We see trade settlement in Rmb as a significant recent market development.”

“To support this, we are continuously enhancing capabilities and competencies at our international branches, especially within the Asean region, to tap into the tremendous growth opportunities in the region, particularly in Singapore, Hong Kong/China and Indonesia, where we are able to offer a structured end-to-end service to customers.”

Whereas the bank has 300 branches in Indonesia alone, through its subsidiary Bank Internasional Indonesia (BII), underlying the importance of that particular market, it has a firm eye on China and the potential of the renminbi (Rmb) settlement markets.

“We see trade settlement in Rmb as a significant recent market development. Trade between China and regional economies has been expanding at a phenomenal rate and Maybank has established relationships with selected Chinese banks to facilitate trade settlements directly in Rmb,” says Wong.

China is Asean’s biggest trading partner, and CIMB has the widest reach within Asean.”

CIMB too has China firmly in its sights since the deregulation of the Rmb market by the People’s Bank of China. For US dollar settlements into China, the bank offers ChinaPay, where it helps clients make US dollar payments to the entire China payment system within 24 hours. Last year the bank launched RenminbiPay, which allows customers to make payments in Rmb into China. CIMB also allowed customers to open Rmb-denominated deposit accounts in 2010.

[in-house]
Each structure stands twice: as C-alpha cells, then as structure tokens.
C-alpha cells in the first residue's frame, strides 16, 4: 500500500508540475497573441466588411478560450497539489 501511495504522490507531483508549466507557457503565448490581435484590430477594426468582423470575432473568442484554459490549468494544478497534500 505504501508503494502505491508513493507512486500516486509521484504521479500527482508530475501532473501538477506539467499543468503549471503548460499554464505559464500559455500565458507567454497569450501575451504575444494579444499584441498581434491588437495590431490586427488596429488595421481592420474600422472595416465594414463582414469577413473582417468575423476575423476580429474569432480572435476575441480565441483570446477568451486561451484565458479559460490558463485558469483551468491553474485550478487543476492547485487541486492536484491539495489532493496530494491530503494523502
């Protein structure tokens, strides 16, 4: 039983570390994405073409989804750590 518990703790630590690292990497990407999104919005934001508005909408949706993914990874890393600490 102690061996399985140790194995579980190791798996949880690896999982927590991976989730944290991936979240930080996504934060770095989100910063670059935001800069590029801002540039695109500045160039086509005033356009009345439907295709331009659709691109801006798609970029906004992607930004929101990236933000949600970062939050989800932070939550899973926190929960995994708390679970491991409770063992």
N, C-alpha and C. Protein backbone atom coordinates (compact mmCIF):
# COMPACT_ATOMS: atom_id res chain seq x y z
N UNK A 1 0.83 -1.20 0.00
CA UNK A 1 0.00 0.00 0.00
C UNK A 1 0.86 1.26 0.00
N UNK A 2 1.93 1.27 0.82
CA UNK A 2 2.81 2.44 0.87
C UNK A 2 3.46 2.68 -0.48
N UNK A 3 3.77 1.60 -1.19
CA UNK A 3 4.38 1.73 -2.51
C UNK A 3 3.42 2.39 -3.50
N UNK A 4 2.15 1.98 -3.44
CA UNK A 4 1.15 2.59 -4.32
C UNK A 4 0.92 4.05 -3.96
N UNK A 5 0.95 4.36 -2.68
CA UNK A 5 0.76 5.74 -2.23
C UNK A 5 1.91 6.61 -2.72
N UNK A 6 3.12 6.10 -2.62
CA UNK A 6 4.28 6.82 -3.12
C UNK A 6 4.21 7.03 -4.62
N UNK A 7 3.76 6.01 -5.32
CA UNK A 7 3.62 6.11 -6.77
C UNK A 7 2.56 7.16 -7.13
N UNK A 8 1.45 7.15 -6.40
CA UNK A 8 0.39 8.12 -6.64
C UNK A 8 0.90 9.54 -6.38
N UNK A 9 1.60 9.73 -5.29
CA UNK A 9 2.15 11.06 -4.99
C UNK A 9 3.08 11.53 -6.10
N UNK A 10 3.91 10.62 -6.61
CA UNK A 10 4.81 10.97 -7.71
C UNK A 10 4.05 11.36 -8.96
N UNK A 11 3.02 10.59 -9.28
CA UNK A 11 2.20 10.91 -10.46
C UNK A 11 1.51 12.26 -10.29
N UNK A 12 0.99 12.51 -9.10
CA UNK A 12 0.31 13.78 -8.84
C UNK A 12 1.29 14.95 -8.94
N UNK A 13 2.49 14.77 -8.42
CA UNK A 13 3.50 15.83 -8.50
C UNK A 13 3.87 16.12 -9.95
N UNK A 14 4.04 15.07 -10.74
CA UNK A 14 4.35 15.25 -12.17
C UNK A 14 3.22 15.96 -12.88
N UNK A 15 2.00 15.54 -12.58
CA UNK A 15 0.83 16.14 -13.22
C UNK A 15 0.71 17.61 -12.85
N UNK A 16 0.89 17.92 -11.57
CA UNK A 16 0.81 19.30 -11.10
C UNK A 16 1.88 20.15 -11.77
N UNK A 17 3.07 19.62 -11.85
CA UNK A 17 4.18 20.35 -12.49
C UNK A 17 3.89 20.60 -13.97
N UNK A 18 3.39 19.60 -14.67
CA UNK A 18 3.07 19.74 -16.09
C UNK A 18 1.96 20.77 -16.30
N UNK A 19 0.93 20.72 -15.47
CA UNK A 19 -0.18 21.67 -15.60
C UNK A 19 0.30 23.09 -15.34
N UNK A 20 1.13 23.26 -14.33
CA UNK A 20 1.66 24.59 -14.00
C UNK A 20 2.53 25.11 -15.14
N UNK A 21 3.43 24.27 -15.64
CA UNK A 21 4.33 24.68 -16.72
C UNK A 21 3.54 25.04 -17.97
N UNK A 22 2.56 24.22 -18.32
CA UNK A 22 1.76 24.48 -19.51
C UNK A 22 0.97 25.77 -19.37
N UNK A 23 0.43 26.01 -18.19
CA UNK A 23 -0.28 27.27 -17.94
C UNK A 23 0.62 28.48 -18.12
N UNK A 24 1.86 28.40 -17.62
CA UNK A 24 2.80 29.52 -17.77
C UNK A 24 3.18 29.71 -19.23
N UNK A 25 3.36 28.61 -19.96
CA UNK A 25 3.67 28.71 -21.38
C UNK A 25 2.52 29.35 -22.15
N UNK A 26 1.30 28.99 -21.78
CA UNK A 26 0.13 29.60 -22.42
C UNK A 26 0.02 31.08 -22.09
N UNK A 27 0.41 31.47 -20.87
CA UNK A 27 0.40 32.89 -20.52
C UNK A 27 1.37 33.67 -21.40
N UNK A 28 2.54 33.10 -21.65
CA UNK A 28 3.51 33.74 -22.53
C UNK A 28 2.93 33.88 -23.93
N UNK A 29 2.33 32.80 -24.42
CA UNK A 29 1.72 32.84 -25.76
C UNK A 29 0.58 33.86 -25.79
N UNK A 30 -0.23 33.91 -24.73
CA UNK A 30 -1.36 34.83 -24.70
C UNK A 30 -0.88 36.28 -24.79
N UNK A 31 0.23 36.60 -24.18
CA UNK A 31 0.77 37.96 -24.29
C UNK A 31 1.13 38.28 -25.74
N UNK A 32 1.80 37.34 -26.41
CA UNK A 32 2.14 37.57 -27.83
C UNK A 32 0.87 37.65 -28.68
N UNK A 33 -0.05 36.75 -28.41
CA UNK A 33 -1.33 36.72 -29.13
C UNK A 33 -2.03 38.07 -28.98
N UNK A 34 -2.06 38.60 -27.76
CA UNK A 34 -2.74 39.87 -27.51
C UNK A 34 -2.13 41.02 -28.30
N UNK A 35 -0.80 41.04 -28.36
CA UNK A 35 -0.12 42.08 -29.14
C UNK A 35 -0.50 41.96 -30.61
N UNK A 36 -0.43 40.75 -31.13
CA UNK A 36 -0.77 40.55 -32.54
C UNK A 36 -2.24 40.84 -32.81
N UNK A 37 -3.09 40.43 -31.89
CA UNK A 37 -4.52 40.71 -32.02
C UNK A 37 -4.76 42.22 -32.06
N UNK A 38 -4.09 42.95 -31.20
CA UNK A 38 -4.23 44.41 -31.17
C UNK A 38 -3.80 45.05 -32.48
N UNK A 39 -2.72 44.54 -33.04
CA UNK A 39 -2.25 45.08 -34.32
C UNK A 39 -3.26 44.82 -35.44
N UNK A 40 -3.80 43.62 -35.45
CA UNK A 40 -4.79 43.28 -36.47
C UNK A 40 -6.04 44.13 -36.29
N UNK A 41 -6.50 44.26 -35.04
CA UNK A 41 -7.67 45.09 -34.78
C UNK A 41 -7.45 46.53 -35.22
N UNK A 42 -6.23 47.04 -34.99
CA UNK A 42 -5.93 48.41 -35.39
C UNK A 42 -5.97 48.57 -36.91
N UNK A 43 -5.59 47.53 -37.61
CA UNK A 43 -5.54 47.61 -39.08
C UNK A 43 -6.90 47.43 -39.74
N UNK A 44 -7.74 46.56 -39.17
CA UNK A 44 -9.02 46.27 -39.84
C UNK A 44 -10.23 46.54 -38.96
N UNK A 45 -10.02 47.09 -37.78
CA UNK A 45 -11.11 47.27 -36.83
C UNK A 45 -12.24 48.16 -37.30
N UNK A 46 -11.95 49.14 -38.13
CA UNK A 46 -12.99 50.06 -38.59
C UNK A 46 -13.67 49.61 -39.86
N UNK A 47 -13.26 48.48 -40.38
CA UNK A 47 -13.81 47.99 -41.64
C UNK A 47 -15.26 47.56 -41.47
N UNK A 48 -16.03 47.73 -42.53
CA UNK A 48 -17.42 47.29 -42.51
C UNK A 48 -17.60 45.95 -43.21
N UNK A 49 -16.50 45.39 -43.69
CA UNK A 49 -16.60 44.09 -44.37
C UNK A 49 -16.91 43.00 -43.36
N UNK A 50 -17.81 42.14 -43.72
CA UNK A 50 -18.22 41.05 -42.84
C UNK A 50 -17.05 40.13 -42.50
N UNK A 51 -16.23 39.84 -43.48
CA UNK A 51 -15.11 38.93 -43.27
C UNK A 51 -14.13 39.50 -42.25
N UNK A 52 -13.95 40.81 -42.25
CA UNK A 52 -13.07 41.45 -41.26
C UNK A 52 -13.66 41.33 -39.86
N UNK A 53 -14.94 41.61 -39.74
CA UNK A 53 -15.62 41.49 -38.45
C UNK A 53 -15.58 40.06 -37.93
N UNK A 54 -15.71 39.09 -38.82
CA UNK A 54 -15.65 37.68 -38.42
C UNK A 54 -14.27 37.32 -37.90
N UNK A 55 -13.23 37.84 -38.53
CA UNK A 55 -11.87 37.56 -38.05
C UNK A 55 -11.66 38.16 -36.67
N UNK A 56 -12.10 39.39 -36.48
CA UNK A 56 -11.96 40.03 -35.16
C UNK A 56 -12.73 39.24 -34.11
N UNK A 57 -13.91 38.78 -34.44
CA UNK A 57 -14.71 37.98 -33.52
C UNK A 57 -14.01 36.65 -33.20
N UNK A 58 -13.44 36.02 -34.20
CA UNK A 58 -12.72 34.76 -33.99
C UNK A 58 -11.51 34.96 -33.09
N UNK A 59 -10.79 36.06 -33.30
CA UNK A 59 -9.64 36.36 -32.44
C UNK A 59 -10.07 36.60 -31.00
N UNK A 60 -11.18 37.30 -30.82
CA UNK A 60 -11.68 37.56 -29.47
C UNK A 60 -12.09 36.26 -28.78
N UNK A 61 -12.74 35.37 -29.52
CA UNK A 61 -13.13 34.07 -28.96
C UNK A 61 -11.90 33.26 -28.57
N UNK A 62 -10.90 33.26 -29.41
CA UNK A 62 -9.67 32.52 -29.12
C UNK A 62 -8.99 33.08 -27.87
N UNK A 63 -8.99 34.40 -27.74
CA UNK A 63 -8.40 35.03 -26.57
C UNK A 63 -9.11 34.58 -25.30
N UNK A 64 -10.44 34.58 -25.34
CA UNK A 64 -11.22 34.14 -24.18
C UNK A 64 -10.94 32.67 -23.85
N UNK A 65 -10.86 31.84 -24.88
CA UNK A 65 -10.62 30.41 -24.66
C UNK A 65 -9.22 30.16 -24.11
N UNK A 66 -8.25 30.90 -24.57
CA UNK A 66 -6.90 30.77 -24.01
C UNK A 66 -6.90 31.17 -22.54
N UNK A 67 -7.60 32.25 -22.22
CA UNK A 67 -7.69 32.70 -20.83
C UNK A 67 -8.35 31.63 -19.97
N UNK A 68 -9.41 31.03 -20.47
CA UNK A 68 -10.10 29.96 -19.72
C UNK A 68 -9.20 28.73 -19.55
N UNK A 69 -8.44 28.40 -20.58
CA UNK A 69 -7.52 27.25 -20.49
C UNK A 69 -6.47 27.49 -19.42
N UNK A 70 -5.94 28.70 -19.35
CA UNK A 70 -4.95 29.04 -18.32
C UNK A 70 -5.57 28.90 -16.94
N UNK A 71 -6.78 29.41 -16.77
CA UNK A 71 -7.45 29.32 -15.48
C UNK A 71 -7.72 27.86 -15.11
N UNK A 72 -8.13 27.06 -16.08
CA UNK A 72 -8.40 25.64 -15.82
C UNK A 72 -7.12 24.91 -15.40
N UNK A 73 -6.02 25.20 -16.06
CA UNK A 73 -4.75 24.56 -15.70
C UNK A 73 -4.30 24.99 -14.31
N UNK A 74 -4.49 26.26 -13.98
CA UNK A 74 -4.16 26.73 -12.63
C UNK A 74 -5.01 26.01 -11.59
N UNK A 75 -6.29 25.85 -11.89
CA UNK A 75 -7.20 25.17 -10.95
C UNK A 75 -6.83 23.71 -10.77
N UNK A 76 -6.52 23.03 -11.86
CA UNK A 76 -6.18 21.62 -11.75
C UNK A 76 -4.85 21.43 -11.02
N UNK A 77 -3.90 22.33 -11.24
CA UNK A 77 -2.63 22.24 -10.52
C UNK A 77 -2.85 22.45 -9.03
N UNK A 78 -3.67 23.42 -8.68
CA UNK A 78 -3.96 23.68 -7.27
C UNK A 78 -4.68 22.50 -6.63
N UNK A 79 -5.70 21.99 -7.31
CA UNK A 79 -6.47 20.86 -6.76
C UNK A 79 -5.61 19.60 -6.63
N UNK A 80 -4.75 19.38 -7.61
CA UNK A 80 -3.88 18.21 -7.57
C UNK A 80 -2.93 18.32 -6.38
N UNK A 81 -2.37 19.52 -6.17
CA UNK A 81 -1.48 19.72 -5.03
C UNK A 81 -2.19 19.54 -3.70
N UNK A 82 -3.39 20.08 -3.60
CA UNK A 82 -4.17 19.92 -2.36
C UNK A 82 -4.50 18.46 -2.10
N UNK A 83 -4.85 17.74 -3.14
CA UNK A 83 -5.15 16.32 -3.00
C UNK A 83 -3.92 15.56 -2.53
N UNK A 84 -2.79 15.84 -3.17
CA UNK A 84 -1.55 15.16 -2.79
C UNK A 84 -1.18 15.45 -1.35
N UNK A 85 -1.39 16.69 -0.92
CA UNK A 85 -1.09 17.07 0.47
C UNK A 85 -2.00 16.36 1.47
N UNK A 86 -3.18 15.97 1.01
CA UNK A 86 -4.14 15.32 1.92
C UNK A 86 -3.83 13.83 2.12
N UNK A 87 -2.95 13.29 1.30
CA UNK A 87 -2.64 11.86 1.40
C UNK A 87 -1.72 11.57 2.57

“CIMB is very well positioned to handle our client’s requirements for settlement to and from China, for trade as well as investment purposes,” says Wibowo. “This would include both buying and selling of Rmb yuan against Malaysian ringgit (RM) directly. In addition, we are able to do this onshore and offshore outside China. And based on customers’ requirements, we can assist in the hedging of their forward yuan exposure.

“Our reach on this currency pair has grown tremendously in recent times and we want to position ourselves to grow this segment even more. China is Asean’s biggest trading partner, and CIMB has the widest reach within Asean. We want to position CIMB as the gateway between China and Asean.”

Seamless client offerings

2010 was a defining year for all three banks in their drive to enhance capabilities and competencies for clients. Taking a cue from what the leading international banks have been doing for a while, all three have brought trade finance services under a transaction banking umbrella, recognising the synergy between cash management and trade.

We combined three business units into one, group transaction banking, and restructured the whole team.”

RHB formed its group transaction banking (GTB) department in January 2010, tasking Michael Lim, previously head of international banking, to restructure the business and unite the various relevant bank units.

“The issue we faced was that the businesses we needed to integrate were all siloed. We combined three business units into one, group transaction banking, and restructured the whole team,” says Lim, director of GTB.

Crisis or no crisis, there are still flows and trade to be captured out there.”